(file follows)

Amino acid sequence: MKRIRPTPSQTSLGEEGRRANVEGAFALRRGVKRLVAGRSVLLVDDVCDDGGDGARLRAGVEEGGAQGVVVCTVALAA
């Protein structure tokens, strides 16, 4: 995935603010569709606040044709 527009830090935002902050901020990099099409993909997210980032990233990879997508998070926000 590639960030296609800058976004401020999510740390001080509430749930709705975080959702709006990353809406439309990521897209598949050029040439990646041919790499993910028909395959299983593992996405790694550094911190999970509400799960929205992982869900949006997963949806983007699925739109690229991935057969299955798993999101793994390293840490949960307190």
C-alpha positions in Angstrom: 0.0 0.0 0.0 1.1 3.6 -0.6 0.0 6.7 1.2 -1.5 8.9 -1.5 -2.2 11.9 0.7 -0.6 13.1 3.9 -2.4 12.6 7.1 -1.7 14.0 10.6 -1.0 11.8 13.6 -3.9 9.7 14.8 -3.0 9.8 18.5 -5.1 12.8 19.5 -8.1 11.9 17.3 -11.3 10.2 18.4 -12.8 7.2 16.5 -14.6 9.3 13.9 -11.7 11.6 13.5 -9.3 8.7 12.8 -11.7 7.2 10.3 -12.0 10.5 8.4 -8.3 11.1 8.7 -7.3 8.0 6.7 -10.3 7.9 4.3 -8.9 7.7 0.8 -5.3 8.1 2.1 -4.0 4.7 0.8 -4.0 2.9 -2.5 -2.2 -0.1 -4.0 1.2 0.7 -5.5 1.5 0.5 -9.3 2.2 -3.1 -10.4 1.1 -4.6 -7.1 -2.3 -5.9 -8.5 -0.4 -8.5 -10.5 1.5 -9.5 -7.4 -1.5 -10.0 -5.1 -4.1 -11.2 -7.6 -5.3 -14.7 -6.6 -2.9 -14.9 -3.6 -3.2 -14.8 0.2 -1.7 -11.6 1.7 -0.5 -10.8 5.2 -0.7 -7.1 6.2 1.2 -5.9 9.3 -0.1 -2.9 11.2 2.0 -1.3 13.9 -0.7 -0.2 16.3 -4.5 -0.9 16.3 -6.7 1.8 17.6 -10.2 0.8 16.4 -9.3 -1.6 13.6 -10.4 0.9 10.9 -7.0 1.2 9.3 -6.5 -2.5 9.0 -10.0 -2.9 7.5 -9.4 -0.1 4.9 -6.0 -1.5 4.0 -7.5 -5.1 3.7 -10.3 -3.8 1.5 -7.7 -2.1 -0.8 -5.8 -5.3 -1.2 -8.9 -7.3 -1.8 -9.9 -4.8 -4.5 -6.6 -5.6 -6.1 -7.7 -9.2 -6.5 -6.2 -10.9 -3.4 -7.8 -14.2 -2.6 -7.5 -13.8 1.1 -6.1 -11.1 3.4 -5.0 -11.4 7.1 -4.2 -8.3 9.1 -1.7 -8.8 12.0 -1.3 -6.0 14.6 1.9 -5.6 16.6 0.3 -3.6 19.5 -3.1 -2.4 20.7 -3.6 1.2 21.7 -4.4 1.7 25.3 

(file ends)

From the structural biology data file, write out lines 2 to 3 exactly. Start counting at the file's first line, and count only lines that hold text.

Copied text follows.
């Protein structure tokens, strides 16, 4: 995935603010569709606040044709 527009830090935002902050901020990099099409993909997210980032990233990879997508998070926000 590639960030296609800058976004401020999510740390001080509430749930709705975080959702709006990353809406439309990521897209598949050029040439990646041919790499993910028909395959299983593992996405790694550094911190999970509400799960929205992982869900949006997963949806983007699925739109690229991935057969299955798993999101793994390293840490949960307190």
C-alpha positions in Angstrom: 0.0 0.0 0.0 1.1 3.6 -0.6 0.0 6.7 1.2 -1.5 8.9 -1.5 -2.2 11.9 0.7 -0.6 13.1 3.9 -2.4 12.6 7.1 -1.7 14.0 10.6 -1.0 11.8 13.6 -3.9 9.7 14.8 -3.0 9.8 18.5 -5.1 12.8 19.5 -8.1 11.9 17.3 -11.3 10.2 18.4 -12.8 7.2 16.5 -14.6 9.3 13.9 -11.7 11.6 13.5 -9.3 8.7 12.8 -11.7 7.2 10.3 -12.0 10.5 8.4 -8.3 11.1 8.7 -7.3 8.0 6.7 -10.3 7.9 4.3 -8.9 7.7 0.8 -5.3 8.1 2.1 -4.0 4.7 0.8 -4.0 2.9 -2.5 -2.2 -0.1 -4.0 1.2 0.7 -5.5 1.5 0.5 -9.3 2.2 -3.1 -10.4 1.1 -4.6 -7.1 -2.3 -5.9 -8.5 -0.4 -8.5 -10.5 1.5 -9.5 -7.4 -1.5 -10.0 -5.1 -4.1 -11.2 -7.6 -5.3 -14.7 -6.6 -2.9 -14.9 -3.6 -3.2 -14.8 0.2 -1.7 -11.6 1.7 -0.5 -10.8 5.2 -0.7 -7.1 6.2 1.2 -5.9 9.3 -0.1 -2.9 11.2 2.0 -1.3 13.9 -0.7 -0.2 16.3 -4.5 -0.9 16.3 -6.7 1.8 17.6 -10.2 0.8 16.4 -9.3 -1.6 13.6 -10.4 0.9 10.9 -7.0 1.2 9.3 -6.5 -2.5 9.0 -10.0 -2.9 7.5 -9.4 -0.1 4.9 -6.0 -1.5 4.0 -7.5 -5.1 3.7 -10.3 -3.8 1.5 -7.7 -2.1 -0.8 -5.8 -5.3 -1.2 -8.9 -7.3 -1.8 -9.9 -4.8 -4.5 -6.6 -5.6 -6.1 -7.7 -9.2 -6.5 -6.2 -10.9 -3.4 -7.8 -14.2 -2.6 -7.5 -13.8 1.1 -6.1 -11.1 3.4 -5.0 -11.4 7.1 -4.2 -8.3 9.1 -1.7 -8.8 12.0 -1.3 -6.0 14.6 1.9 -5.6 16.6 0.3 -3.6 19.5 -3.1 -2.4 20.7 -3.6 1.2 21.7 -4.4 1.7 25.3 